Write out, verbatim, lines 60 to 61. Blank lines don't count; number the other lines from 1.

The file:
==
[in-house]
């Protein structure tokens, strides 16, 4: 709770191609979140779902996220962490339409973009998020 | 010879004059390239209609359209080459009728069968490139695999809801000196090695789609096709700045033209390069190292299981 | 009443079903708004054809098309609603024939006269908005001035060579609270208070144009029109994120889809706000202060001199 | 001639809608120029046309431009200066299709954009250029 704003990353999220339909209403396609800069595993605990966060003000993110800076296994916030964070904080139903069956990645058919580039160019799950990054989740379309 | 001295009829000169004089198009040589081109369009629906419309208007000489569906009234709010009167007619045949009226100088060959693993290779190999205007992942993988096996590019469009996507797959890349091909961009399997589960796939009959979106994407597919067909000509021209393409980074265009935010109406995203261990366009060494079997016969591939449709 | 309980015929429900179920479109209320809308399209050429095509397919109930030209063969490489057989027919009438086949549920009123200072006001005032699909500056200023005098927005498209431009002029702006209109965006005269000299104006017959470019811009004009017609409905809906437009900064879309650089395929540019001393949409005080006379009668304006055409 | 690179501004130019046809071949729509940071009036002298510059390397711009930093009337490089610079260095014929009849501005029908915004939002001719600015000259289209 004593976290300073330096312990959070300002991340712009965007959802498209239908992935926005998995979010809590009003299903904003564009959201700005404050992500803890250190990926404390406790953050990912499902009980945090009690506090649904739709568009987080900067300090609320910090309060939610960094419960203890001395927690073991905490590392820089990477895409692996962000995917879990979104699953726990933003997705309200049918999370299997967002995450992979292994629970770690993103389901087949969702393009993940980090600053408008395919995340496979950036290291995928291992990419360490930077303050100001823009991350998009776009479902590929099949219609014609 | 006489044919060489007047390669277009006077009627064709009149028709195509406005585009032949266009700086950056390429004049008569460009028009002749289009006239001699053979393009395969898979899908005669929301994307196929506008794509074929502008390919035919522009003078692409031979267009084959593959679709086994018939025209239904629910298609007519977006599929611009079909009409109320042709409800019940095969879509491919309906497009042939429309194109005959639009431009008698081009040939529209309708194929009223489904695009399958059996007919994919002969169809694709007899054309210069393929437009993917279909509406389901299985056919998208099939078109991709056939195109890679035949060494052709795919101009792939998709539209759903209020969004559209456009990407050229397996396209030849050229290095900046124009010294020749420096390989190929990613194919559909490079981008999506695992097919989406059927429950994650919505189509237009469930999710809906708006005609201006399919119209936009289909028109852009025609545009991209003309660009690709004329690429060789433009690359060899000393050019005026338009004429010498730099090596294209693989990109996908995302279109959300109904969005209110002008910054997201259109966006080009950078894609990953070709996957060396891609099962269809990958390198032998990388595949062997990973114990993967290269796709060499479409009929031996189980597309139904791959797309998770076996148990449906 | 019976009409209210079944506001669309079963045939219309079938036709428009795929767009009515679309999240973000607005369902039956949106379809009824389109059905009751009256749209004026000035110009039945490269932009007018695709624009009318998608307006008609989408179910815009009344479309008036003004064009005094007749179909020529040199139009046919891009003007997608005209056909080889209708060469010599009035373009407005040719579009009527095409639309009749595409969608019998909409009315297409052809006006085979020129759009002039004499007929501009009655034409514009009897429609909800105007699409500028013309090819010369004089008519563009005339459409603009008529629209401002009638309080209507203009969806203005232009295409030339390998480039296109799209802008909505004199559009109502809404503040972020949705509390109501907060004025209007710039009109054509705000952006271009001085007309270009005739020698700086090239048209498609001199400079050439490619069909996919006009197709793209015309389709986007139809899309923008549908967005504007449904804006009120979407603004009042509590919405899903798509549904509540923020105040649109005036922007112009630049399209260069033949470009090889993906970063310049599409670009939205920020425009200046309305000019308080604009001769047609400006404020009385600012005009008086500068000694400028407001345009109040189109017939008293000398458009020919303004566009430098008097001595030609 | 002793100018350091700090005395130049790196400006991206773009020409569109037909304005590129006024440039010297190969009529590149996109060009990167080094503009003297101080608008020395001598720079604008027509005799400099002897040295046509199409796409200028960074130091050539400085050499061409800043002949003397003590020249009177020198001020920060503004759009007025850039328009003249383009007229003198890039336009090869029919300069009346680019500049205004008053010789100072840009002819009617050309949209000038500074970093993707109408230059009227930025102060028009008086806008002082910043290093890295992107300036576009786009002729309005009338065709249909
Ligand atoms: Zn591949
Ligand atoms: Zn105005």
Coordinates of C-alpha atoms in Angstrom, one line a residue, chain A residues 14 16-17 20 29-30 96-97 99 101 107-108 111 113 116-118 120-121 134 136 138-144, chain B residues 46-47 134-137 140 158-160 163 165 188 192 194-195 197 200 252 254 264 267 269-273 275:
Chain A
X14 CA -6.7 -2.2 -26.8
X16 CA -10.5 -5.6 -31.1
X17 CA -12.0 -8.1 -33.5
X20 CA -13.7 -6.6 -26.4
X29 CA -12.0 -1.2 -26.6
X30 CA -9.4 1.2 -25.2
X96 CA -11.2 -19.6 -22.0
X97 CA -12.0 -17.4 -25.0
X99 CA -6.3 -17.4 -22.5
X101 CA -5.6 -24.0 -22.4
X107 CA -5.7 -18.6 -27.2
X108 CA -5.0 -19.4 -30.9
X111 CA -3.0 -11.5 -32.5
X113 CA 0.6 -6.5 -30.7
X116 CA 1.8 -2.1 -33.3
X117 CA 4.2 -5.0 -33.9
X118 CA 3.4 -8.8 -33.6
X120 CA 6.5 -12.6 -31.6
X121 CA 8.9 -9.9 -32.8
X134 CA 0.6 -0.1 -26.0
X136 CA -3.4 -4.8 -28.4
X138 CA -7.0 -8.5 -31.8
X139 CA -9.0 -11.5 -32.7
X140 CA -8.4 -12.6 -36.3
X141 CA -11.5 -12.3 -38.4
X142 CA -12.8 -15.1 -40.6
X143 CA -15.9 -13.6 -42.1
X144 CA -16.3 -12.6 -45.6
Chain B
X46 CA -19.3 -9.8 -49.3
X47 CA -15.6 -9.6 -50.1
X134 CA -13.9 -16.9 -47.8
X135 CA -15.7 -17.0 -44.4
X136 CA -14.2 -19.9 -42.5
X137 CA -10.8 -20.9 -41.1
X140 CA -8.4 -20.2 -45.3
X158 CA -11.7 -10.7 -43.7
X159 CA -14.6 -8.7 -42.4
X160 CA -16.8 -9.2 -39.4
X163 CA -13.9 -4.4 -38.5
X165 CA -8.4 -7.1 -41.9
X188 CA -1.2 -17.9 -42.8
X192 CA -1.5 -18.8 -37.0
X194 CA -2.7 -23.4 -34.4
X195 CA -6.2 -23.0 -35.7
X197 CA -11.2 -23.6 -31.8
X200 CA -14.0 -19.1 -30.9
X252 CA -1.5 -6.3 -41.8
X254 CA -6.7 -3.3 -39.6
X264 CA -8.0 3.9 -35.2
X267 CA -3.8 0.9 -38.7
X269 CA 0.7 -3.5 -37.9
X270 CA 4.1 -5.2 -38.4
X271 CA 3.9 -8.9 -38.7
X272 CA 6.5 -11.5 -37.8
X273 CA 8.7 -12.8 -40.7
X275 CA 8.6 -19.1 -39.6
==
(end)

X271 CA 3.9 -8.9 -38.7
X272 CA 6.5 -11.5 -37.8